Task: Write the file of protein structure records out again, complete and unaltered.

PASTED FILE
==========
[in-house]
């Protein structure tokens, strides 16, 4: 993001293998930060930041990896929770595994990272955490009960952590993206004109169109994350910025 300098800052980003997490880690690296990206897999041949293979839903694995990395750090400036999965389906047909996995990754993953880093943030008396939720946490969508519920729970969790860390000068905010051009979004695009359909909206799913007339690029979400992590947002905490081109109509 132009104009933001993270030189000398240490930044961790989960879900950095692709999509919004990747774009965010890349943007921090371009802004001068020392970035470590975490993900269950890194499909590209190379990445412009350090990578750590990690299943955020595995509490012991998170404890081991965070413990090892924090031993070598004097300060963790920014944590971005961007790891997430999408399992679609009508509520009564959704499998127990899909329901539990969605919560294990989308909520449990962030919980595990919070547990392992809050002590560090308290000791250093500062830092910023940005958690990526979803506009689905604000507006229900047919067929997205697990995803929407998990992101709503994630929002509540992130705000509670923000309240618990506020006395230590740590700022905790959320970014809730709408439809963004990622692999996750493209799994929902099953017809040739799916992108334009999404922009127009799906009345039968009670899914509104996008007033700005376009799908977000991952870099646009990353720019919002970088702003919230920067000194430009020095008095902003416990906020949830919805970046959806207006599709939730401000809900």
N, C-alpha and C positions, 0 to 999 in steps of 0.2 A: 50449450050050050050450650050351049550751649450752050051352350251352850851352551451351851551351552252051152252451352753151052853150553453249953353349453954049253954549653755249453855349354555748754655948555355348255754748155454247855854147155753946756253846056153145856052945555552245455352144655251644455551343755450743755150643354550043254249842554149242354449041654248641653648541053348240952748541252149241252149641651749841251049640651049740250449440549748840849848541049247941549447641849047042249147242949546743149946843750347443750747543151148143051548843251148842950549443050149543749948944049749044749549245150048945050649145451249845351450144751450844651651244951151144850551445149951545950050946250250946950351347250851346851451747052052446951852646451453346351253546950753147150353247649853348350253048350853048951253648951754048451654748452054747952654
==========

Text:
[in-house]
């Protein structure tokens, strides 16, 4: 993001293998930060930041990896929770595994990272955490009960952590993206004109169109994350910025 300098800052980003997490880690690296990206897999041949293979839903694995990395750090400036999965389906047909996995990754993953880093943030008396939720946490969508519920729970969790860390000068905010051009979004695009359909909206799913007339690029979400992590947002905490081109109509 132009104009933001993270030189000398240490930044961790989960879900950095692709999509919004990747774009965010890349943007921090371009802004001068020392970035470590975490993900269950890194499909590209190379990445412009350090990578750590990690299943955020595995509490012991998170404890081991965070413990090892924090031993070598004097300060963790920014944590971005961007790891997430999408399992679609009508509520009564959704499998127990899909329901539990969605919560294990989308909520449990962030919980595990919070547990392992809050002590560090308290000791250093500062830092910023940005958690990526979803506009689905604000507006229900047919067929997205697990995803929407998990992101709503994630929002509540992130705000509670923000309240618990506020006395230590740590700022905790959320970014809730709408439809963004990622692999996750493209799994929902099953017809040739799916992108334009999404922009127009799906009345039968009670899914509104996008007033700005376009799908977000991952870099646009990353720019919002970088702003919230920067000194430009020095008095902003416990906020949830919805970046959806207006599709939730401000809900």
N, C-alpha and C positions, 0 to 999 in steps of 0.2 A: 50449450050050050050450650050351049550751649450752050051352350251352850851352551451351851551351552252051152252451352753151052853150553453249953353349453954049253954549653755249453855349354555748754655948555355348255754748155454247855854147155753946756253846056153145856052945555552245455352144655251644455551343755450743755150643354550043254249842554149242354449041654248641653648541053348240952748541252149241252149641651749841251049640651049740250449440549748840849848541049247941549447641849047042249147242949546743149946843750347443750747543151148143051548843251148842950549443050149543749948944049749044749549245150048945050649145451249845351450144751450844651651244951151144850551445149951545950050946250250946950351347250851346851451747052052446951852646451453346351253546950753147150353247649853348350253048350853048951253648951754048451654748452054747952654